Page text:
“Yesterday, the National Guard also contacted additional parishes that could be threatened by flooding to offer LANG LNO support. LNOs are prepared to deploy to these parishes upon request. In addition to Parish LNOs, LANG has liaison teams embedded with the Corps of Engineers and the Coast Guard’s New Orleans Sector Office, where they will assist with Spillway Evacuation Sweeps.
“In support of parishes that will be impacted by Corps’ decision to open the Morganza Spillway, Louisiana Guardsmen continue to work with parish officials to conduct door-to-door notifications and area evacuations. In conjunction with the Department of Wildlife and Fisheries and Louisiana State Police, the Louisiana National Guard continues to plan post-evacuation security in support of local law enforcement agencies. The National Guard is also patrolling levees, assessing canals for water levels, and reporting information to parish officials. Additionally, Guardsmen provided Parish officials with inundation maps to conduct detailed analysis of possible flooding in their Parishes.”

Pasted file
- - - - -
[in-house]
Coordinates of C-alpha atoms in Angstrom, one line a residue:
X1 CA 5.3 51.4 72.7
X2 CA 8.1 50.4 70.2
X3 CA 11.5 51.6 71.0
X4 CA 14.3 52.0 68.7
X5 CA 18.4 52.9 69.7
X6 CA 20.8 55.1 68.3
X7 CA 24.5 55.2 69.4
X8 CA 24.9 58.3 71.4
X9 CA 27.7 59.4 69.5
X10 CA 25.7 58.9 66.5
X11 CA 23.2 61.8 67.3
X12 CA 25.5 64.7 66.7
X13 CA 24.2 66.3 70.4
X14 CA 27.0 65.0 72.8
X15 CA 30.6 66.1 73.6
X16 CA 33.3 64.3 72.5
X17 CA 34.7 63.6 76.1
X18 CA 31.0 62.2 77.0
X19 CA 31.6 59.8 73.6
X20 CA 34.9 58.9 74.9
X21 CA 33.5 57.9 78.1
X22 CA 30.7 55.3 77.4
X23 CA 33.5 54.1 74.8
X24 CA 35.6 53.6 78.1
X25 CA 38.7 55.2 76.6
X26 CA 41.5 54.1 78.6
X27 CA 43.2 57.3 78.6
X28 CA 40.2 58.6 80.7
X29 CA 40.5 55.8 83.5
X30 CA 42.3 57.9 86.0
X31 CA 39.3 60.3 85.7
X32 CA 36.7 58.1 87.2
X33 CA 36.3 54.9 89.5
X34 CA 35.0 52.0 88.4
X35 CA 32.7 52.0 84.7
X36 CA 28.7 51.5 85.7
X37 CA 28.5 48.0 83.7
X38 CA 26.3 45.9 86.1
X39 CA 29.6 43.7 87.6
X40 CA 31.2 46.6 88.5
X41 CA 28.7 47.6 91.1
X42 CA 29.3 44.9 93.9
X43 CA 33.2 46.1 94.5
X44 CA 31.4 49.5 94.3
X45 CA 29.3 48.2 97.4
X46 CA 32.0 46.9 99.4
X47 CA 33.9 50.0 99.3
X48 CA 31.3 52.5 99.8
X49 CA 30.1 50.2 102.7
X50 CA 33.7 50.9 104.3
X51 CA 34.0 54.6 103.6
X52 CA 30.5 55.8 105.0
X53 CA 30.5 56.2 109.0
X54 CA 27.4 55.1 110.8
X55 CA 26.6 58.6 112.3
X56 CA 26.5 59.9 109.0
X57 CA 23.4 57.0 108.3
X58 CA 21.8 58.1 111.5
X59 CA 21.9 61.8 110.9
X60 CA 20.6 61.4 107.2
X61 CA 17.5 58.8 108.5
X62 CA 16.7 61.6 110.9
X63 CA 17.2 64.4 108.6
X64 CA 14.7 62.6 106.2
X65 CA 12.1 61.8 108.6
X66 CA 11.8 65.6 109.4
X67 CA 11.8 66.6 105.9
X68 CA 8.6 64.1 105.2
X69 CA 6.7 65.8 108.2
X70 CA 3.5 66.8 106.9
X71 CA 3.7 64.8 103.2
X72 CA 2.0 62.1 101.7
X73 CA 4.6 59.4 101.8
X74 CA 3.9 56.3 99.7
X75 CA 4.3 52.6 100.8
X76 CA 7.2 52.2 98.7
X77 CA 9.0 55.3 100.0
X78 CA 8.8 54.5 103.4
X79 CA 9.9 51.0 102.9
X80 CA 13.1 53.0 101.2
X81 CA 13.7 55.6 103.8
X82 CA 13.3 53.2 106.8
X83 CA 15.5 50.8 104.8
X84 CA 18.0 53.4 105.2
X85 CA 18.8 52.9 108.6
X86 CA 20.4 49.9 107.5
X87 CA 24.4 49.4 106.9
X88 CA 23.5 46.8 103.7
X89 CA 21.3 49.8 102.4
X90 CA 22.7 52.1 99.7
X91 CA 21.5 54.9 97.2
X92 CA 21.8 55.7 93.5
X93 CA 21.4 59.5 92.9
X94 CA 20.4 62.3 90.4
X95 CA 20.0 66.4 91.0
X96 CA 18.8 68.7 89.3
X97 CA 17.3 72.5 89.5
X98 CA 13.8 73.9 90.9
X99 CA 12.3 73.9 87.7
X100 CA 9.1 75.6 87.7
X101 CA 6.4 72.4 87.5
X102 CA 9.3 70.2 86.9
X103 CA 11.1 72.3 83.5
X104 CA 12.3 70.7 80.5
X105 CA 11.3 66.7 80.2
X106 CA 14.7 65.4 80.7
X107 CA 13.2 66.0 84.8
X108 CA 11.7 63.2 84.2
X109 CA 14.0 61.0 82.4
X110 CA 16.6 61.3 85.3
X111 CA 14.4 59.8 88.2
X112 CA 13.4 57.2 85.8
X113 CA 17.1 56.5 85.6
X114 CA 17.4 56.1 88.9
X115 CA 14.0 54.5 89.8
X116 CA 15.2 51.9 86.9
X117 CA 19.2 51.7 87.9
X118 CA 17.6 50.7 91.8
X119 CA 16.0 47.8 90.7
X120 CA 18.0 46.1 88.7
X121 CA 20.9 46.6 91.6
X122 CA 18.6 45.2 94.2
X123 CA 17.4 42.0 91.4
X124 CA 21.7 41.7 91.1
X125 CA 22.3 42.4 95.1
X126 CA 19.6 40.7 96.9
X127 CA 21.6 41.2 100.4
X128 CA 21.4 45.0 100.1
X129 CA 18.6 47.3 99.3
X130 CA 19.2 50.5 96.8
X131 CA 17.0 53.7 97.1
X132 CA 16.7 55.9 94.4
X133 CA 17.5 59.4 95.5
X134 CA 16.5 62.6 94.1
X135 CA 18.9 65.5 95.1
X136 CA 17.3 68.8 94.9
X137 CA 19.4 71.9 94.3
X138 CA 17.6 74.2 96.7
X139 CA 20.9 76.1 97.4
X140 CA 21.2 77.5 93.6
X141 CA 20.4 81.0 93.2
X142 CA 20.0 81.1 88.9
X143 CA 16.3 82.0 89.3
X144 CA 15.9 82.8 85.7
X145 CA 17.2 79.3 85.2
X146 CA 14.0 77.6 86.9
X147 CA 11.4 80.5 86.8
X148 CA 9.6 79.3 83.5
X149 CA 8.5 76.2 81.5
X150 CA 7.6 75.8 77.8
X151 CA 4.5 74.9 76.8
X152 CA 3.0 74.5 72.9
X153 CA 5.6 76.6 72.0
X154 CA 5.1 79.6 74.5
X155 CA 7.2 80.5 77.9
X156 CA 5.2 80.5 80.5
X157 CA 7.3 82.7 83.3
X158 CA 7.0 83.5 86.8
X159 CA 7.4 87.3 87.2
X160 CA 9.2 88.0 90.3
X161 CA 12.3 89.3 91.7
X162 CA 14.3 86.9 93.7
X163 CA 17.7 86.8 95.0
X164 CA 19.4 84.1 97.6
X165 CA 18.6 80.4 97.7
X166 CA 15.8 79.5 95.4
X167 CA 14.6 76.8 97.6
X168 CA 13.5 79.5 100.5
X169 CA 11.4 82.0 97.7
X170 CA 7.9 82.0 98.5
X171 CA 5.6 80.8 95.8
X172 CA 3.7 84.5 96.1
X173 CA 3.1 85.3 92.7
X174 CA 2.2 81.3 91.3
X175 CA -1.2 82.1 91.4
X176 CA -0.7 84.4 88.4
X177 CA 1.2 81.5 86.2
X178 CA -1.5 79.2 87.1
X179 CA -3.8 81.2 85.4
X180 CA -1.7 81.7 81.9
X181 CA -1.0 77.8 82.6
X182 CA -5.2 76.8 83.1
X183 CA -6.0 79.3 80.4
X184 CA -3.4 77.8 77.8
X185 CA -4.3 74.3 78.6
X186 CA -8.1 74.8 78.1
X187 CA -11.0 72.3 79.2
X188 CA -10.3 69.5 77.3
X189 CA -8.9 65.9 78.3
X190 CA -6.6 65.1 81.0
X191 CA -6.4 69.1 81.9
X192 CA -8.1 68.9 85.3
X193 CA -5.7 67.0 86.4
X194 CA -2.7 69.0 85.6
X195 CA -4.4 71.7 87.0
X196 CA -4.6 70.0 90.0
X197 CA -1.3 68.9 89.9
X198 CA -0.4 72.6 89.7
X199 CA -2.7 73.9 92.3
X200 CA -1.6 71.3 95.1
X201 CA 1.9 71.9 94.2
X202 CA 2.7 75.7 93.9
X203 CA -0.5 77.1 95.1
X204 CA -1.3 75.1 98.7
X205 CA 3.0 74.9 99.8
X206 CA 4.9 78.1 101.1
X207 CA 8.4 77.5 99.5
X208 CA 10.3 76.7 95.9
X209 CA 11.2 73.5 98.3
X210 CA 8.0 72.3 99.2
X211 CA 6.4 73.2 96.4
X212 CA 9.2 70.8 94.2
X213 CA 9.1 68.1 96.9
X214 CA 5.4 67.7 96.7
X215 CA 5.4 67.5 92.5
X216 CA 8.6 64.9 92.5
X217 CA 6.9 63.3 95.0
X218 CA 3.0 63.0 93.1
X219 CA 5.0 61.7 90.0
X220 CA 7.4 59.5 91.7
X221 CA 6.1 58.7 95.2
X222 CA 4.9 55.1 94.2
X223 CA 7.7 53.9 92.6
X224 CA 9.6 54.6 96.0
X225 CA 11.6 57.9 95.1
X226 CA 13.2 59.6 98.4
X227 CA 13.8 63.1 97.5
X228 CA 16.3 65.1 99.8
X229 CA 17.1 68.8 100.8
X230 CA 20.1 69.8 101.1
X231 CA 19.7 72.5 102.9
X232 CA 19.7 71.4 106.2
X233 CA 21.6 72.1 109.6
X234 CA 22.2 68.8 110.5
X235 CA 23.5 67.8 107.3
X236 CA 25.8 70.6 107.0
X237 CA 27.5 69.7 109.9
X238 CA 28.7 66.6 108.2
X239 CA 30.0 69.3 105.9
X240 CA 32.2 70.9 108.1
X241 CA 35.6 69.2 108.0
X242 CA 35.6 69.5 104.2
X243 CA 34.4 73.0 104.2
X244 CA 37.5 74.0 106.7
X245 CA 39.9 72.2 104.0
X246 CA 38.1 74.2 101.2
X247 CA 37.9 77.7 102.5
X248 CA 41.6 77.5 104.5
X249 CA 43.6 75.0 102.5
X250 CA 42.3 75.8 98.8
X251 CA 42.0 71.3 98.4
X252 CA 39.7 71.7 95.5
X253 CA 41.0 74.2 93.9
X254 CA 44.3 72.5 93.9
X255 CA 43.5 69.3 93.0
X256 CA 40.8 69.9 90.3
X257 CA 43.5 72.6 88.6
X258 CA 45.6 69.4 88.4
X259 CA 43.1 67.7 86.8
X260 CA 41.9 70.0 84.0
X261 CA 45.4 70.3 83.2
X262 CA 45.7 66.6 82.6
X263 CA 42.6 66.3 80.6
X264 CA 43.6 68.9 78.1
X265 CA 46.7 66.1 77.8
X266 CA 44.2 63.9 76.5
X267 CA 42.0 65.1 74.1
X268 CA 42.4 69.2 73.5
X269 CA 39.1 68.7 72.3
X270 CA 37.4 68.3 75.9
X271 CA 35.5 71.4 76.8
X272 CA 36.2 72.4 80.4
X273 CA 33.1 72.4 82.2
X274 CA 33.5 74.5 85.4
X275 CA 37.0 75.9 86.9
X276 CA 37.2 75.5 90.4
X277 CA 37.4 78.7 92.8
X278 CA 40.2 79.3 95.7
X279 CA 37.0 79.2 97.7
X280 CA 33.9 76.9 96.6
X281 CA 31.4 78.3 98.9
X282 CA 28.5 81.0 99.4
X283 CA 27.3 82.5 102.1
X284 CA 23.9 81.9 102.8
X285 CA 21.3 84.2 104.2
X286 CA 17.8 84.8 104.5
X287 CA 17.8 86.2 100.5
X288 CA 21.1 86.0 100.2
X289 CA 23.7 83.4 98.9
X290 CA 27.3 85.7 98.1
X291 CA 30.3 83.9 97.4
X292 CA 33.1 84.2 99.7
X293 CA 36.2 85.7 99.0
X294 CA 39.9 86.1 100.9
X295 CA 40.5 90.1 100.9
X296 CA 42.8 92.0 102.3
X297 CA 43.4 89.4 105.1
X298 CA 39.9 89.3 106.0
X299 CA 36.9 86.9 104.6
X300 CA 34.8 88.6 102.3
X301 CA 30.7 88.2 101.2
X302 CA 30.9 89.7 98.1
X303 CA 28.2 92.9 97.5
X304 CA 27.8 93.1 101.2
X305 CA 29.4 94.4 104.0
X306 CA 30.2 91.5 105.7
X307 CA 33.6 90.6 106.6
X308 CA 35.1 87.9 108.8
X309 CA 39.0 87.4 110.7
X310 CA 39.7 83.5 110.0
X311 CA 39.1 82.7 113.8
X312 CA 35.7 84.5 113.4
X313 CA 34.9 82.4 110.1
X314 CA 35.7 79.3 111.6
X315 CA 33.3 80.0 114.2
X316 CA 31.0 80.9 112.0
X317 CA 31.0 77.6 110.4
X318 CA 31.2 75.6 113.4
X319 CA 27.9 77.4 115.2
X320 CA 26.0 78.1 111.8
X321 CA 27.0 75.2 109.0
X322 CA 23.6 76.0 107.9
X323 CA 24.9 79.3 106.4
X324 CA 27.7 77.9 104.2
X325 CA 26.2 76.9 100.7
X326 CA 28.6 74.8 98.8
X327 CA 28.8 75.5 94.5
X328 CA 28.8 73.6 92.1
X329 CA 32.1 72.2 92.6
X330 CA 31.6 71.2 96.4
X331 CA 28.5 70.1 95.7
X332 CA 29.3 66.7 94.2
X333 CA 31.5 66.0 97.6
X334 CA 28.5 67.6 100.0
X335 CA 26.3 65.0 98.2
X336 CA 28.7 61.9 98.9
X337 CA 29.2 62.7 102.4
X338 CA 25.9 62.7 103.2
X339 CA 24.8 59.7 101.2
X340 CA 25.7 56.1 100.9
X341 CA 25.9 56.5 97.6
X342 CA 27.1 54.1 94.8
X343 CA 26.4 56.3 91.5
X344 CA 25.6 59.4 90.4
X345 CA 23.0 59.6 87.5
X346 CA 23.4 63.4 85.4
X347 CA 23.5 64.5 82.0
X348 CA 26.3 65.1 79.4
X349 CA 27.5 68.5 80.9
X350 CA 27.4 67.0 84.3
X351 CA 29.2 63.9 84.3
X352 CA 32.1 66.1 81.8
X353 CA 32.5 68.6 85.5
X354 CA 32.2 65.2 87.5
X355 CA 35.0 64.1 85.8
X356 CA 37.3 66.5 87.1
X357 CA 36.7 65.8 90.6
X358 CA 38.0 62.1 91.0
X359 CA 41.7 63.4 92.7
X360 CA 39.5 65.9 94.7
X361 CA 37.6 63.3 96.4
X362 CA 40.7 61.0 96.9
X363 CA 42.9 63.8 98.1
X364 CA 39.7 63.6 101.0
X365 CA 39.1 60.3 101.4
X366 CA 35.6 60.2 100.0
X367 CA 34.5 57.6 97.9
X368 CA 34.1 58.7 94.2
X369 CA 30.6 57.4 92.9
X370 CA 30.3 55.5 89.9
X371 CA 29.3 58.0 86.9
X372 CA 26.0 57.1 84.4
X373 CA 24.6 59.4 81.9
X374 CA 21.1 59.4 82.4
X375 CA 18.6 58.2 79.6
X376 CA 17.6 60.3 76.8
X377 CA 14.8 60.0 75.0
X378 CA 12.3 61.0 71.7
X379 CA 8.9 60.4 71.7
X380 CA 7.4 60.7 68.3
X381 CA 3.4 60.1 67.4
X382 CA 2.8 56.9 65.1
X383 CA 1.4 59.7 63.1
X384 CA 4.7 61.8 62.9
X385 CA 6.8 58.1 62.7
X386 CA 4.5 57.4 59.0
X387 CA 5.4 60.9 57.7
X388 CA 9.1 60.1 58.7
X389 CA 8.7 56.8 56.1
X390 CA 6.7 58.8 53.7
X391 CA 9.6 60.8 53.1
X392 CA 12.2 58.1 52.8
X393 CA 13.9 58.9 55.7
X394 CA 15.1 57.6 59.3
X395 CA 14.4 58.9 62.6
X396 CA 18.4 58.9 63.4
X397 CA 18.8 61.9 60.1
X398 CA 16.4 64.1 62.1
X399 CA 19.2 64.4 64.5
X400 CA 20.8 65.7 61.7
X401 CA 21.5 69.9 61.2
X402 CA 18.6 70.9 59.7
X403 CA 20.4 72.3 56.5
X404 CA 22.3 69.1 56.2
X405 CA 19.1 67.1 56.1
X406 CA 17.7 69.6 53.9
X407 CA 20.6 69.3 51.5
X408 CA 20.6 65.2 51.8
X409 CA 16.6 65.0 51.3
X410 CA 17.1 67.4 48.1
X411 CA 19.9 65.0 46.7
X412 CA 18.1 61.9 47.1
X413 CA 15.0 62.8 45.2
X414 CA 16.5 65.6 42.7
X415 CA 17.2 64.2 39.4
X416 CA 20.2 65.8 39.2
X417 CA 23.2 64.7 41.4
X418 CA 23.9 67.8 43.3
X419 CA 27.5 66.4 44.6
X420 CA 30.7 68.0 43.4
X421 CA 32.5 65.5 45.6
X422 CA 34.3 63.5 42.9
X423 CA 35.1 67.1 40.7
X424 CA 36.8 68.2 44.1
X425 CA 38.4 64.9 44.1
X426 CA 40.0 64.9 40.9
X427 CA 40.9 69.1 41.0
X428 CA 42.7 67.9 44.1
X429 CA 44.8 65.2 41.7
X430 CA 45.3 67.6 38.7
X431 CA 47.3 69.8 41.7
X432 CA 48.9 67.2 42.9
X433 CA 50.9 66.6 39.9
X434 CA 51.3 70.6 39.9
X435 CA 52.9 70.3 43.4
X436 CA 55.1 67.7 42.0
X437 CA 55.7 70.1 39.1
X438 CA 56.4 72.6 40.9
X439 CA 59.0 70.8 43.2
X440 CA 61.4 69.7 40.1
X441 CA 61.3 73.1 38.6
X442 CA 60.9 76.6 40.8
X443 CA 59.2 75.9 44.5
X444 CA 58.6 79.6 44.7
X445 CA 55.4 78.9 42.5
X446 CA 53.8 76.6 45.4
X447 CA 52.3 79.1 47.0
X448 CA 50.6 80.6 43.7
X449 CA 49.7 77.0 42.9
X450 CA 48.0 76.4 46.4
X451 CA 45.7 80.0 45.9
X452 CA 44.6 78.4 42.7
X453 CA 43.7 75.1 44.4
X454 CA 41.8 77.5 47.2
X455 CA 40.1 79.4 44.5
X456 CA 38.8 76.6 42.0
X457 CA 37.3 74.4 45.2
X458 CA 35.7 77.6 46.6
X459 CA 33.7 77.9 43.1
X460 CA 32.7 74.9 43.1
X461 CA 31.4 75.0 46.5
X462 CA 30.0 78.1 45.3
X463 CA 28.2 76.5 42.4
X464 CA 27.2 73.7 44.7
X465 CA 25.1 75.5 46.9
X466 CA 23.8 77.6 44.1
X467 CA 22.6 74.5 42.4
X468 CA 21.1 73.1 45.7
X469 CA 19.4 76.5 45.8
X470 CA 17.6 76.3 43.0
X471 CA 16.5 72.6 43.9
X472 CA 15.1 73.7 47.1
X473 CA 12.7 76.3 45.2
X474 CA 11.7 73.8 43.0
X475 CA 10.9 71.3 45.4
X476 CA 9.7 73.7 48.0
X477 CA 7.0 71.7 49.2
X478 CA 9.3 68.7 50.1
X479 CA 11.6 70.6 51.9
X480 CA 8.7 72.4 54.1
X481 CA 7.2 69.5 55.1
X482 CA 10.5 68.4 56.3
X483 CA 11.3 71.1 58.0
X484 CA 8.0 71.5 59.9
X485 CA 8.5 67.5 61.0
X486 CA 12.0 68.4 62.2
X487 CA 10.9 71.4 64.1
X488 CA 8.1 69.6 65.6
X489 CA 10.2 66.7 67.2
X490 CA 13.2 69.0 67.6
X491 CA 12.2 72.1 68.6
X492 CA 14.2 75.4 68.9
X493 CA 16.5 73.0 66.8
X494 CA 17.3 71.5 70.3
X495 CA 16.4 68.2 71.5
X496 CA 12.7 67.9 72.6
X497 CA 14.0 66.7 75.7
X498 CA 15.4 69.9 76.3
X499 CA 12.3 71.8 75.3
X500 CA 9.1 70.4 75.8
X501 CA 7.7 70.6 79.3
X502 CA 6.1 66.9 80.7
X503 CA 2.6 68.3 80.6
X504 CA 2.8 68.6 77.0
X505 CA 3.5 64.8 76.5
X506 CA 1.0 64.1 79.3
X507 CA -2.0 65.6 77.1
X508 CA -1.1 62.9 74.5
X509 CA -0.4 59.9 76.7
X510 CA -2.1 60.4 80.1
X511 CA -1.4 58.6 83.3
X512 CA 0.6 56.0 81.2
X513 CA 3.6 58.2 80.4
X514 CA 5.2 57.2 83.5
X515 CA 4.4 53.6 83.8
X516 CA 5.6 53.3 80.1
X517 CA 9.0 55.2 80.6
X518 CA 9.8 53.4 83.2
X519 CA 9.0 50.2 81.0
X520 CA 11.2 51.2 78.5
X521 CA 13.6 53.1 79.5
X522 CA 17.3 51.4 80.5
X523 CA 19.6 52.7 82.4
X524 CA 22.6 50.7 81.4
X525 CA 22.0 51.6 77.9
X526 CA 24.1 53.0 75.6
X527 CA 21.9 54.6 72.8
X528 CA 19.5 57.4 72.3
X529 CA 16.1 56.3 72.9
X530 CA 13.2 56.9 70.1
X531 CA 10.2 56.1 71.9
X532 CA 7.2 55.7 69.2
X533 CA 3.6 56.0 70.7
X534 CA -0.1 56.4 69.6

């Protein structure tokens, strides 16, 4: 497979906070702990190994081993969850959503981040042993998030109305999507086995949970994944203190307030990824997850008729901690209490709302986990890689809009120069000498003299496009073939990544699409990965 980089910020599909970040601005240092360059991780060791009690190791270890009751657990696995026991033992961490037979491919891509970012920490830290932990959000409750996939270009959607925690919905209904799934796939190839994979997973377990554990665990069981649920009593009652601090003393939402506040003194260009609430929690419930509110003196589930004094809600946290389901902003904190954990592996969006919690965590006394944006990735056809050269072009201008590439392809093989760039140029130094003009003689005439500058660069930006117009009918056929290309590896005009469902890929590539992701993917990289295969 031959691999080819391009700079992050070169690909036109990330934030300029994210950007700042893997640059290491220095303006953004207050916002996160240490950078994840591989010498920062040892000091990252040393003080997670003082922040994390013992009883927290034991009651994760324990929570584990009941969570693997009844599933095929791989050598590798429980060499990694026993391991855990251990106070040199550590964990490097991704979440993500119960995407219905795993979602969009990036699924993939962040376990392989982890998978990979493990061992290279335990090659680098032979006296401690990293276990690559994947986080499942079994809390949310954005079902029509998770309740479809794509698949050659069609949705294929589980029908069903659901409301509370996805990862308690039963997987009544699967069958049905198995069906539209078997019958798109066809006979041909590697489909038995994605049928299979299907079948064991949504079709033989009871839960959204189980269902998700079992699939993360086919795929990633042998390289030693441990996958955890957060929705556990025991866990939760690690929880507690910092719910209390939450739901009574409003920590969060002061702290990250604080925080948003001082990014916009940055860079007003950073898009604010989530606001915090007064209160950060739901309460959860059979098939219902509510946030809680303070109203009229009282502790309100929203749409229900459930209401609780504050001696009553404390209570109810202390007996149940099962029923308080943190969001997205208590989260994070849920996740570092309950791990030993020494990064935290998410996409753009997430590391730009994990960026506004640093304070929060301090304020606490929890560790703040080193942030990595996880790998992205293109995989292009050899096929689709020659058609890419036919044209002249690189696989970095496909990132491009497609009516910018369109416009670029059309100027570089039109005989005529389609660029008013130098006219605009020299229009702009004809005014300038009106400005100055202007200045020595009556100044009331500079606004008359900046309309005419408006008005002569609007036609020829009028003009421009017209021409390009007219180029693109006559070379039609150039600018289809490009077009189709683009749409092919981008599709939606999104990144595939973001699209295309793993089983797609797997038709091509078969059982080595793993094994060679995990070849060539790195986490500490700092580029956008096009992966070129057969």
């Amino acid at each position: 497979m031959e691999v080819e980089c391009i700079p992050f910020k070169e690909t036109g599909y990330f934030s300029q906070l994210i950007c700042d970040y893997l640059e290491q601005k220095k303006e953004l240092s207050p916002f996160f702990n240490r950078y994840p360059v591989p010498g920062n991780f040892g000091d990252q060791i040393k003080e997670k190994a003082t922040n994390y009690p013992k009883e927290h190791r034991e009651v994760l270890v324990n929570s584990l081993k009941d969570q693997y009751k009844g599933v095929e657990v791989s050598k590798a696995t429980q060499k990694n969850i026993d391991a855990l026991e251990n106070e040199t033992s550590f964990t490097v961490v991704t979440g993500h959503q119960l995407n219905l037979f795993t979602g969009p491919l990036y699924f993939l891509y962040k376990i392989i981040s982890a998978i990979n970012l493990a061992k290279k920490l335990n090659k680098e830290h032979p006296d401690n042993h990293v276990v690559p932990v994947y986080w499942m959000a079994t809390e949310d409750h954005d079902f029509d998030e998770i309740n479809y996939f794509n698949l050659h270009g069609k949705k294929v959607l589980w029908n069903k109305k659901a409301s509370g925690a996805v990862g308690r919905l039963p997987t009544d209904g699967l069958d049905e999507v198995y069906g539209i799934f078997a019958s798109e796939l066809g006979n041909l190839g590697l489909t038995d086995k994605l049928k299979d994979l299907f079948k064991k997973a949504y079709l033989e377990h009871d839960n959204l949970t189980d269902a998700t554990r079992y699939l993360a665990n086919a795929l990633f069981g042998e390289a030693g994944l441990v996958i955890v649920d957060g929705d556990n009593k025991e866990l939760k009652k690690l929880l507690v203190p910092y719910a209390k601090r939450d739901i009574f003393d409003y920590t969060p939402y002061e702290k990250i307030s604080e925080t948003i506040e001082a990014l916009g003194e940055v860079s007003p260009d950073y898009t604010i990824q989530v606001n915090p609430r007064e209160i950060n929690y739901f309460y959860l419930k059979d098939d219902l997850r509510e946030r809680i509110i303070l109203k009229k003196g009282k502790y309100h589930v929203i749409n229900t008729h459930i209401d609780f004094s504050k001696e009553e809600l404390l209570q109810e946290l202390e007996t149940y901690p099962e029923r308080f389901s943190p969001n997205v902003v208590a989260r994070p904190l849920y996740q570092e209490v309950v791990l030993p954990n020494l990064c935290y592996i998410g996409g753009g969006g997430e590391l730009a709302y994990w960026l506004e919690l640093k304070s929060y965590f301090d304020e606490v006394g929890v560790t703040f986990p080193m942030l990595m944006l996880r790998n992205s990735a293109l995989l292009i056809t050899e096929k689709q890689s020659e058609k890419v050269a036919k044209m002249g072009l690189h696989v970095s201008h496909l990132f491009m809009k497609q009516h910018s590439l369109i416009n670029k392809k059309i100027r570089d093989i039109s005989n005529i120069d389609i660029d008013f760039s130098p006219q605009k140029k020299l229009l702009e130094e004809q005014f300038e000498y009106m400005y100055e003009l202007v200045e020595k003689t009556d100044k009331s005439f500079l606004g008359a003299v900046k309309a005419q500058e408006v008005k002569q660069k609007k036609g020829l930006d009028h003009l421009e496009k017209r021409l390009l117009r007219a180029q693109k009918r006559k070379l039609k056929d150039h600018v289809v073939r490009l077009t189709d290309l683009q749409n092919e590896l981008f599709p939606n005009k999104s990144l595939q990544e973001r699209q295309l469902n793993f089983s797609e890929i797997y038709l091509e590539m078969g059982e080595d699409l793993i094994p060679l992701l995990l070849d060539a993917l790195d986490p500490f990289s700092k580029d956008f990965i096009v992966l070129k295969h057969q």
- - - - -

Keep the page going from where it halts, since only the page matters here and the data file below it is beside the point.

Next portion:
LANG currently has approximately 600 Guardsmen mobilized for this emergency. The Guard continues to support efforts to monitor levees, distribute equipment and supplies, and fortify levees in East Carroll, Madison, Tensas, and Concordia Parishes. Guardsmen are also assessing areas in LaSalle, Catahoula, and Avoyelles Parishes in preparation for potential backwater flooding. In total, the Louisiana National Guard assisted in the identification of 45 Sand Boils in East Carroll, 20 Sand Boils in Concordia Parish, and 1 Sand Boil in Tensas Parish.
The Governor said that Arkansas asked LANG for assistance in their flood fighting efforts to combat a sand boil of approximately 40 meters on a Mississippi River Levee. Initial sandbagging will be augmented with large sandbag drops in coordination with other engineer operations. The AR National Guard is preparing to start helicopter operations by air dropping 2,000 to 3,000 pound sandbags. The Louisiana National Guard is providing 75 helicopter slings and technical assistance to the AR National Guard in order to coordinate for the large sand bag drops.